Rod Raglin

This blog will touch on the experiences I have as a writer (not to be mistaken for my experience as a writer, i.e. how many books I've written, etc); the pleasure and the pain, the joy and the grief, the satisfaction and the frustration, the magic and the reality - have I left anything out, oh yeah, the rejection, rejection and more rejection,  the humiliation and the embarrassment, the jealousy and the resentment - that pretty much covers it, except for why I do it which perhaps I'll realize along the way. Are you totally confused? Good, let's begin.

Lack of craft is more than imagined in "Imagine There’s No Heaven"

I want to thank P.M. Harrison for his hard work and commitment to this worthwhile endeavor.



Guy is a disturbed young man in his late teens. When he was three years old his mother, Imogen, a medic in the armed forces, went on a special rescue mission and never returned. She was listed as missing in action.


For some reason, Guy blames his father, Jerry, for his mother’s death. How Jerry could have prevented Imogen from obeying a direct order, or why she would consider disobeying one since she evidently was an enlisted officer, is not explained.


Guy has anger issues and is in a special ed. class in high school. Why is a kid with anger issues in a special education class for students with learning disabilities? Just another of a growing list of inconsistencies that plague author P.M. Harrison’s novel Imagine There’s No Heaven.


Gina is the instructor in this class and has a special relationship with Guy. It seems she has issues over the death of her young brother and feels if she can help Guy it might assuage some of the guilt she still carries.


As the story develops it becomes apparent that to resolve his issues Guy has to find out exactly what happened to his mother.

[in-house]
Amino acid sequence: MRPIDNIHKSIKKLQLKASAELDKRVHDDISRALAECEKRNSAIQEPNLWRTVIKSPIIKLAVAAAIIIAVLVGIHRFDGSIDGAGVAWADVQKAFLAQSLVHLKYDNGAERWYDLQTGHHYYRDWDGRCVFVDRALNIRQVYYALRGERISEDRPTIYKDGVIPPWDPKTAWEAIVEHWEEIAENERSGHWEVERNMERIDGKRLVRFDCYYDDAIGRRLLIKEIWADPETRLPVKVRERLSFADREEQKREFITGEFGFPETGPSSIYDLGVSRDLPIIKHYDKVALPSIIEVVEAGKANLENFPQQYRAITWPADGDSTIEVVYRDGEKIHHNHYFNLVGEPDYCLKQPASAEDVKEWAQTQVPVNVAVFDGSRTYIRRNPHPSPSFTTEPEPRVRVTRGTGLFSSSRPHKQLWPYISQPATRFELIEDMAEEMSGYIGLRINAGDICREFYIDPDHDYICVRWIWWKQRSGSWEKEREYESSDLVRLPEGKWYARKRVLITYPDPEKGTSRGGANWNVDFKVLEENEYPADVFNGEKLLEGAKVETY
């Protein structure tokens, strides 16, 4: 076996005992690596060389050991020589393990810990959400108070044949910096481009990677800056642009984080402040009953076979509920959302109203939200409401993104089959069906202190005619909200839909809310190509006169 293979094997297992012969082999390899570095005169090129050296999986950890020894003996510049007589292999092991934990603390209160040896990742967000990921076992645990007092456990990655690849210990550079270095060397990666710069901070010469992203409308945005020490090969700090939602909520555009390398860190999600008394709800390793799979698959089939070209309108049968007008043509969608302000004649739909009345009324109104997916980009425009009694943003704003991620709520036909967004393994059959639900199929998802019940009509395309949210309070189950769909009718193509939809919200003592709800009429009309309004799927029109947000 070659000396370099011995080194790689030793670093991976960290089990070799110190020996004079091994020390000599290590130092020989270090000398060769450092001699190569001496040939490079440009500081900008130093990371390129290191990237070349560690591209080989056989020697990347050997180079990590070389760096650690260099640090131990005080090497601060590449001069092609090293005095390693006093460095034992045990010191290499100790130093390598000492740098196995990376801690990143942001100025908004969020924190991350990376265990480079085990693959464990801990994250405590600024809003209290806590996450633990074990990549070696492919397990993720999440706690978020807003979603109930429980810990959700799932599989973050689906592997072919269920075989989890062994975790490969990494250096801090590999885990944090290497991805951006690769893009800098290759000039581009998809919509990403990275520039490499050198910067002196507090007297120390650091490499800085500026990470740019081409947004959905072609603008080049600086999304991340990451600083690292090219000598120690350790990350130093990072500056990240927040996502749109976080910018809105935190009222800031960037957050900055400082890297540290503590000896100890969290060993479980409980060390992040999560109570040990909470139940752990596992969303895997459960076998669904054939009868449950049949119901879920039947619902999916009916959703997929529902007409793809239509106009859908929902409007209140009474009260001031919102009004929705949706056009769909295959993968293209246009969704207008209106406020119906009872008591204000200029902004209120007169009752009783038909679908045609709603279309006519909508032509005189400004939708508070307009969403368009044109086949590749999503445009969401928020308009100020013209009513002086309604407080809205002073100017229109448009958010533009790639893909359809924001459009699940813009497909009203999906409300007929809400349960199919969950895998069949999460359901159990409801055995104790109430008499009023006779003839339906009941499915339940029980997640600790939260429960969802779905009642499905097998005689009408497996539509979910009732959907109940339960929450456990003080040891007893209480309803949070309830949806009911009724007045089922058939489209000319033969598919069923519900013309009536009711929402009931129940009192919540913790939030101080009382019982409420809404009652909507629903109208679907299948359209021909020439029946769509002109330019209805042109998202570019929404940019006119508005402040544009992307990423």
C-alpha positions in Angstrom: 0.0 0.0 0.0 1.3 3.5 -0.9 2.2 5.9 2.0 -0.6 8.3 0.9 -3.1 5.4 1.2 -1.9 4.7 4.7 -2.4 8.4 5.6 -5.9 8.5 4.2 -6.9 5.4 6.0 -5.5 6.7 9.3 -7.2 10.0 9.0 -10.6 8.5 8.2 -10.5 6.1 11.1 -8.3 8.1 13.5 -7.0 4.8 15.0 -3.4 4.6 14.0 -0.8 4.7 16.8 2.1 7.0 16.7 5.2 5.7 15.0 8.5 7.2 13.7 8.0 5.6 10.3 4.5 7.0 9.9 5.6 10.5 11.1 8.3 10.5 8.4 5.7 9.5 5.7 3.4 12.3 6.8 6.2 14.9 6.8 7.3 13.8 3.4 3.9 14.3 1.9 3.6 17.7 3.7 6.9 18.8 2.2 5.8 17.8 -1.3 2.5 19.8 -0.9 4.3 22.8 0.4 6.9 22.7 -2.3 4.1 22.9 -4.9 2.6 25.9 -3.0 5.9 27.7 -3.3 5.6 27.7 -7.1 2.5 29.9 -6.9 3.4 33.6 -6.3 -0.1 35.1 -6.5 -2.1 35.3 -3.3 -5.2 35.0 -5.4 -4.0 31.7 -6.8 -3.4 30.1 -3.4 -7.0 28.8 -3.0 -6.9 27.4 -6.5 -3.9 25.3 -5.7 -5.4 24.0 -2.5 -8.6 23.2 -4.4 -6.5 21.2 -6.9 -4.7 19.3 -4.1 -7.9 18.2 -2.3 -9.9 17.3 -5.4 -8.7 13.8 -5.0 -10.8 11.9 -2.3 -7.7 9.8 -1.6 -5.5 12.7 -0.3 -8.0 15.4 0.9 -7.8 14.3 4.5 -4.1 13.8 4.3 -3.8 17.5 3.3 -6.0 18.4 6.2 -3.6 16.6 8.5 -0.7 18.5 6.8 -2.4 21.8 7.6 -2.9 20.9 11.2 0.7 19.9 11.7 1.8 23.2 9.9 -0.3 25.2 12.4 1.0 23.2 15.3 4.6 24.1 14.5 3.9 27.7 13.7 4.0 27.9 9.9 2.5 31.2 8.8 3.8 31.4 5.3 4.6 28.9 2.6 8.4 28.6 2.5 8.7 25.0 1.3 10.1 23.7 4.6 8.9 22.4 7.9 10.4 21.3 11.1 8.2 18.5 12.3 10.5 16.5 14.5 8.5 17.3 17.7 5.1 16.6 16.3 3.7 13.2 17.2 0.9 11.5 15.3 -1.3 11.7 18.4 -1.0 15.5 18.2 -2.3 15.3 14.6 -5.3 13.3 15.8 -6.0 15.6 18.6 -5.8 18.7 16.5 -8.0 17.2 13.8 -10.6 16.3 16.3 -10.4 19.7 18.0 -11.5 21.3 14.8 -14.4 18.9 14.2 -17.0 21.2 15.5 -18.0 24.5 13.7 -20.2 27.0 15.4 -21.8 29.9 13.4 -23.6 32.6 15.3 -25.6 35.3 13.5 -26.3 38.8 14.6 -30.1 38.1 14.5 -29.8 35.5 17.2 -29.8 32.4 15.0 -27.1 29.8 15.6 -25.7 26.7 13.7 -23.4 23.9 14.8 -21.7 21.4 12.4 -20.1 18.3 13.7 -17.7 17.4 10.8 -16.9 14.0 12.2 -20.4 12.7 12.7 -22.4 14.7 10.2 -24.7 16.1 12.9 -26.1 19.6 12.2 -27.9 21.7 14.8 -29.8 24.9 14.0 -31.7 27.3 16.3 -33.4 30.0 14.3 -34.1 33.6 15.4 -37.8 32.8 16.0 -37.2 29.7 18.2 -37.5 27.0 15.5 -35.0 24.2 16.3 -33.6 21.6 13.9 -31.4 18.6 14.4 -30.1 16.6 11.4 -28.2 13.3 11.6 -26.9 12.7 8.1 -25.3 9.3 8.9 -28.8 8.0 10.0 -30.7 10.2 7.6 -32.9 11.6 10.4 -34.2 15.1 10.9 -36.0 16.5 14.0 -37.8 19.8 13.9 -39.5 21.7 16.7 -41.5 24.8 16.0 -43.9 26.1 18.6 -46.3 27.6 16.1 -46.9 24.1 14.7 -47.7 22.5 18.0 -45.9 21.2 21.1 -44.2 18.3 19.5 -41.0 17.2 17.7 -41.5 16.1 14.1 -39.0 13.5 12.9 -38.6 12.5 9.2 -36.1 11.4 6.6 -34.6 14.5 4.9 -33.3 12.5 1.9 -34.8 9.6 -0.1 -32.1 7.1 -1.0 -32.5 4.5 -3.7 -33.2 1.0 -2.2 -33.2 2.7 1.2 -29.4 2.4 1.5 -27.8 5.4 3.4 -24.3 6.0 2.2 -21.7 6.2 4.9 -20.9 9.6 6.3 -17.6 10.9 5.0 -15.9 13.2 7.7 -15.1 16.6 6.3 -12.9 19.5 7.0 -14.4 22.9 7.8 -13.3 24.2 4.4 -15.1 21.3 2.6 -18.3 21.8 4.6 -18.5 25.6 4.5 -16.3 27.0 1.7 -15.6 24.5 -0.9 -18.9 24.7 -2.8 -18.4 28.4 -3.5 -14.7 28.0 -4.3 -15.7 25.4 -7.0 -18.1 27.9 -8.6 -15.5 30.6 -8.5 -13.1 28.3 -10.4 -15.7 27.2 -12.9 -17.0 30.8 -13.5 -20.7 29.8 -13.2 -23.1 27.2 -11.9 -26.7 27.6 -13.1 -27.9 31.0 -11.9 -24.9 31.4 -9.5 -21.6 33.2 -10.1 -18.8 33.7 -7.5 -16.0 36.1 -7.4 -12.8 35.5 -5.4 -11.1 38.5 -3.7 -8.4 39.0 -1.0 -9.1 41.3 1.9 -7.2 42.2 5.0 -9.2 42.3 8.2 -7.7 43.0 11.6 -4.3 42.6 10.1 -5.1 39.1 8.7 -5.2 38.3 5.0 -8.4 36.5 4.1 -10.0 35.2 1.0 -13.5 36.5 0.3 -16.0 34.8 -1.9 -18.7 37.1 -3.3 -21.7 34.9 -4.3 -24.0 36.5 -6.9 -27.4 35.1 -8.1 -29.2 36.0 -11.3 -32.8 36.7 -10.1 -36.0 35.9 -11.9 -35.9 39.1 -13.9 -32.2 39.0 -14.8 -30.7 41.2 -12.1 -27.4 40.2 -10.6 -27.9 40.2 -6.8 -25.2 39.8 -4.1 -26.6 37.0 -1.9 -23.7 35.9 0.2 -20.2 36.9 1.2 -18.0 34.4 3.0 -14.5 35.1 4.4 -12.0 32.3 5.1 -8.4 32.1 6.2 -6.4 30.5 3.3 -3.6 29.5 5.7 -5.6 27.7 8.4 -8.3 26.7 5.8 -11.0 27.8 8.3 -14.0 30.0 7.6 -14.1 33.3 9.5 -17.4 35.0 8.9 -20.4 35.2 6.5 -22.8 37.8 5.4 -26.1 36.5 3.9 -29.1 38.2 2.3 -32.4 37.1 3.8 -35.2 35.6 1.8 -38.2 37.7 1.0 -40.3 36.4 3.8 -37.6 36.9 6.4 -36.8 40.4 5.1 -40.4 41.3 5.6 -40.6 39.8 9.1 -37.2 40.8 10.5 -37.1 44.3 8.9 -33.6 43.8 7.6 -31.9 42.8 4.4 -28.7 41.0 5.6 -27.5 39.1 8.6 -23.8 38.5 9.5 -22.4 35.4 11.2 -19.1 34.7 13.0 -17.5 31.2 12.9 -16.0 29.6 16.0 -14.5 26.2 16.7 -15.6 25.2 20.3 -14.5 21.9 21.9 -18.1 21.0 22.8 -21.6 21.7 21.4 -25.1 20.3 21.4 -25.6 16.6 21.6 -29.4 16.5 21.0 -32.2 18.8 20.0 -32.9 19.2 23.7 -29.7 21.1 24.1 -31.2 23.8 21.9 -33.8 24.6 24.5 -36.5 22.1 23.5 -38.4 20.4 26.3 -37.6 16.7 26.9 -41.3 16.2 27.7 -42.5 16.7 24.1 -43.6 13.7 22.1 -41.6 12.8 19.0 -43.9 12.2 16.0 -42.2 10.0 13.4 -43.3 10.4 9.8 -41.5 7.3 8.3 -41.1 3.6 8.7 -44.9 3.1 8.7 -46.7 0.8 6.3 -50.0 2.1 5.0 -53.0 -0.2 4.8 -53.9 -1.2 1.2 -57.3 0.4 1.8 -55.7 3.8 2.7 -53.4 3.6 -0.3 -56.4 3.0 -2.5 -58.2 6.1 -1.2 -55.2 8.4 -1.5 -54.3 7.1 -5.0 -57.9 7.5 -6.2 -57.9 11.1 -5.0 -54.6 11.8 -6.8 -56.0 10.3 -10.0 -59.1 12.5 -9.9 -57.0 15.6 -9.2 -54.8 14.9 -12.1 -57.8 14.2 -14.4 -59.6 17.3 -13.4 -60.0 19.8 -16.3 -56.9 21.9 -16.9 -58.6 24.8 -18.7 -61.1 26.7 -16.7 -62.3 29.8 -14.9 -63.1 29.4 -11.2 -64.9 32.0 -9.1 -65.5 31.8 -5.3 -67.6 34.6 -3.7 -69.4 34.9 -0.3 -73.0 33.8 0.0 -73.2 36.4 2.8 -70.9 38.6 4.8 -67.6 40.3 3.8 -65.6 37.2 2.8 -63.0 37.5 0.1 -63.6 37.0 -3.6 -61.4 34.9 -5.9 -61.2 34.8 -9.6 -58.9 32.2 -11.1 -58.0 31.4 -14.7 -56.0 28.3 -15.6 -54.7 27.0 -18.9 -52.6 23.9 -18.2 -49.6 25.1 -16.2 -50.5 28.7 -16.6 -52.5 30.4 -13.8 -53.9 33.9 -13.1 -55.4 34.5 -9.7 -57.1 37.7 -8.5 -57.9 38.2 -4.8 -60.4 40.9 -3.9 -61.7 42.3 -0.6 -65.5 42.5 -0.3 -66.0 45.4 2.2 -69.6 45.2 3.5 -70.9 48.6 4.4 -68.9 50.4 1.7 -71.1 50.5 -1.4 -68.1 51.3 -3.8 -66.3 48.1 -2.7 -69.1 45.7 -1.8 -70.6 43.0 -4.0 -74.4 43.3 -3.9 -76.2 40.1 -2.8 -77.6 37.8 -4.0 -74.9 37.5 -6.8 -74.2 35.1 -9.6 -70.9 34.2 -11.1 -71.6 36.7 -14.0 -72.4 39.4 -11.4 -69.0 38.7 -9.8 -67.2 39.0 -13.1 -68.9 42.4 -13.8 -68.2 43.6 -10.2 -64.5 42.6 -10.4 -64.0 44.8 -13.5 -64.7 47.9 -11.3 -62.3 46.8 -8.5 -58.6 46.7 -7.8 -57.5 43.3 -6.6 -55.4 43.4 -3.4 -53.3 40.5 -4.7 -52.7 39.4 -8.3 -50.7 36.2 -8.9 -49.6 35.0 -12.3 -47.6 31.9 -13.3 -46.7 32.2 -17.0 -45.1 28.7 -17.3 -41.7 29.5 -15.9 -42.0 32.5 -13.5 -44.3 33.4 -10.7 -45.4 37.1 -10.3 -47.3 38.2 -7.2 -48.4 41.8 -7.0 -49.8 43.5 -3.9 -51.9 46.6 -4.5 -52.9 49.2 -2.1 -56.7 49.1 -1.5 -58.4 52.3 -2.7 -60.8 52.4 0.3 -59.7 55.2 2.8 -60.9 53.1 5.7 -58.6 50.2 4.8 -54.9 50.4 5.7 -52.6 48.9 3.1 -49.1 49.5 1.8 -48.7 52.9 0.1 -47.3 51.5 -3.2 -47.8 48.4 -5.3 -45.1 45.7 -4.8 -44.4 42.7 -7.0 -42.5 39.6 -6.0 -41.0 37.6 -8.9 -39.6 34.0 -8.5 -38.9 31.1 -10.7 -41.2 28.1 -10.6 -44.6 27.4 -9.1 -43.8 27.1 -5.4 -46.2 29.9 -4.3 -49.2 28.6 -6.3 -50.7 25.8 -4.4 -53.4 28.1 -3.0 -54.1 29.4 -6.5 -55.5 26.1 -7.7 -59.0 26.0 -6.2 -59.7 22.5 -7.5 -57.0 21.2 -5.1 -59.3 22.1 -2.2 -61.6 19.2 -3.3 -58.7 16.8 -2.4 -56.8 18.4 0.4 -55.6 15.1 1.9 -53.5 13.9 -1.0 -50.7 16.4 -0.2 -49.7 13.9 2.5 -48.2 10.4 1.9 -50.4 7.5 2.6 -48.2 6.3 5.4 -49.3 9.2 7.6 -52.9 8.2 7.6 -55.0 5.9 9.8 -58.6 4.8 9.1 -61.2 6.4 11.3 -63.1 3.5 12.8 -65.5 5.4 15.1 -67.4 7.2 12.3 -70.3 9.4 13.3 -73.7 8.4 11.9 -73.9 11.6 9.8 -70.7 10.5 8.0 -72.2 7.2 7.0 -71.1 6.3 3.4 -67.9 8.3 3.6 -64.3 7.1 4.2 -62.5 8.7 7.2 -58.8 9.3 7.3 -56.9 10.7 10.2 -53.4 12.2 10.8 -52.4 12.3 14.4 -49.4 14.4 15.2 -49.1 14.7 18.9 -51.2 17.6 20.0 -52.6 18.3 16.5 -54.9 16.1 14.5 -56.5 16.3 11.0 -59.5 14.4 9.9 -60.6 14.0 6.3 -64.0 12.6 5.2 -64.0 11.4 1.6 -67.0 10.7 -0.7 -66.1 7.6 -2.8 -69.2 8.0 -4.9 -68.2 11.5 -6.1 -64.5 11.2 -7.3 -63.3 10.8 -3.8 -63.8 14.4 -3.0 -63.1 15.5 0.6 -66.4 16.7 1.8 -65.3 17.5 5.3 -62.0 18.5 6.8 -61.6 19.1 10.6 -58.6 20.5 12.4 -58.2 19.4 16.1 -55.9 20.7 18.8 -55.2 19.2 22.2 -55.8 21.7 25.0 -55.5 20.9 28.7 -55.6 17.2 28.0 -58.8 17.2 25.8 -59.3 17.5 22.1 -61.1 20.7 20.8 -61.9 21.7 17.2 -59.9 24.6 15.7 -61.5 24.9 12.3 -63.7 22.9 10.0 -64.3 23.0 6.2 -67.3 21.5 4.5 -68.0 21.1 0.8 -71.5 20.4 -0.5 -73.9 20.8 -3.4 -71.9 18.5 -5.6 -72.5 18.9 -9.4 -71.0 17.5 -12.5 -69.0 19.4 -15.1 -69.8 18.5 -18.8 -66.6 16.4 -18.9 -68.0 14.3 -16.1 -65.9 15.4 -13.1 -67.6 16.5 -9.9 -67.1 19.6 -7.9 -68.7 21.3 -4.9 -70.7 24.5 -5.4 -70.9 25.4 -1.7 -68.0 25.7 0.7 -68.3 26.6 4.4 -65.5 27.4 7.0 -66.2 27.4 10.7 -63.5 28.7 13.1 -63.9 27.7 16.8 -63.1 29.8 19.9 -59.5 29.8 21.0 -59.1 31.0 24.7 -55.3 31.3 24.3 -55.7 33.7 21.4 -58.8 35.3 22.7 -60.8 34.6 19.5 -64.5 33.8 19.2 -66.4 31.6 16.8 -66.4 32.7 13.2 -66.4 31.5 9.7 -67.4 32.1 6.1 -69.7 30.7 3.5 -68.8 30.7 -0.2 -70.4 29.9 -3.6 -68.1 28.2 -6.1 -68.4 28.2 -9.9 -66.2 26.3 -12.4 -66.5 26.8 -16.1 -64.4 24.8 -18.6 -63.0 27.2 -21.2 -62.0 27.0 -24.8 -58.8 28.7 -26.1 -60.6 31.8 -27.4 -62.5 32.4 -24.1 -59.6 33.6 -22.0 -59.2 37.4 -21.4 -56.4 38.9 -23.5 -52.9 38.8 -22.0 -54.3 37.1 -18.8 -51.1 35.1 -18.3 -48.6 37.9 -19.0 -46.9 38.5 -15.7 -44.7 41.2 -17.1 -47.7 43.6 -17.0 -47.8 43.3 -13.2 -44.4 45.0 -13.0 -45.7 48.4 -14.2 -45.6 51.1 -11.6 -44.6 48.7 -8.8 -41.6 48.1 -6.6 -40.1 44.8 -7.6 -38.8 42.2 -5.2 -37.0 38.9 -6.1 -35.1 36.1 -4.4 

This would appear to be a viable plot though not a very original one, but when it comes to delivering the story – the writing part - Harrison is in over his head.


His inexperience as a writer is heralded by his use of far too many adverbs. If you constantly need adverbs to explain how your dialogue is delivered than it’s weak and should be rewritten. Neither is dialogue enhanced by meaningless actions being attached to it.


Explaining is another demonstration of Harrison’s lack of craft. He does too much of it and it slows the plot. Many of the details he includes aren’t necessary or would be better left to the reader’s imagination. Long explanations delivered by his characters sound unnatural and didactic.


Because of this lack of sophistication the writing lacks verve, and edge.


The author also stumbles with the plot.


Guy’s anger isn’t realistic. At three years old he would have no idea about the circumstances surrounding his mother’s death. Why would he grow up blaming his father?


Gina’s relationship with Guy crosses professional lines and the motivation is weak for her to take such risks.


Guy’s visions of his dead mother and her messages to him from beyond the grave stretch the suspension of disbelieve unless he’s having psychotic episodes. Is Guy psychotic? Evidently not.


Harrison does show promise in the way he’s structured the novel. He begins with the incident that is the catalyst and sets the story in motion fifteen years previously. He then jumps to the present. This works well as do the flashbacks of Guy’s mother’s experience in combat, while her son is searching for details of what actually happened to her.


But again this to seems a bit beyond Harrison’s ability as a writer with his portrayal of clichéd, one-dimensional bad guys and the inexplicable rescue of Imogen by the person she was sent to save.


It’s not surprising that the resolution of the story’s external journey is predictable, and Guy’s internal journey is trite and uninspired.


All of these weaknesses can be, and hopefully will be, overcome in time by practice.

Writing is a craft and the more you write the better you get.




This review will eventually be posted as a video on NOT YOUR FAMILY, NOT YOUR FRIEND BOOK REVIEWS at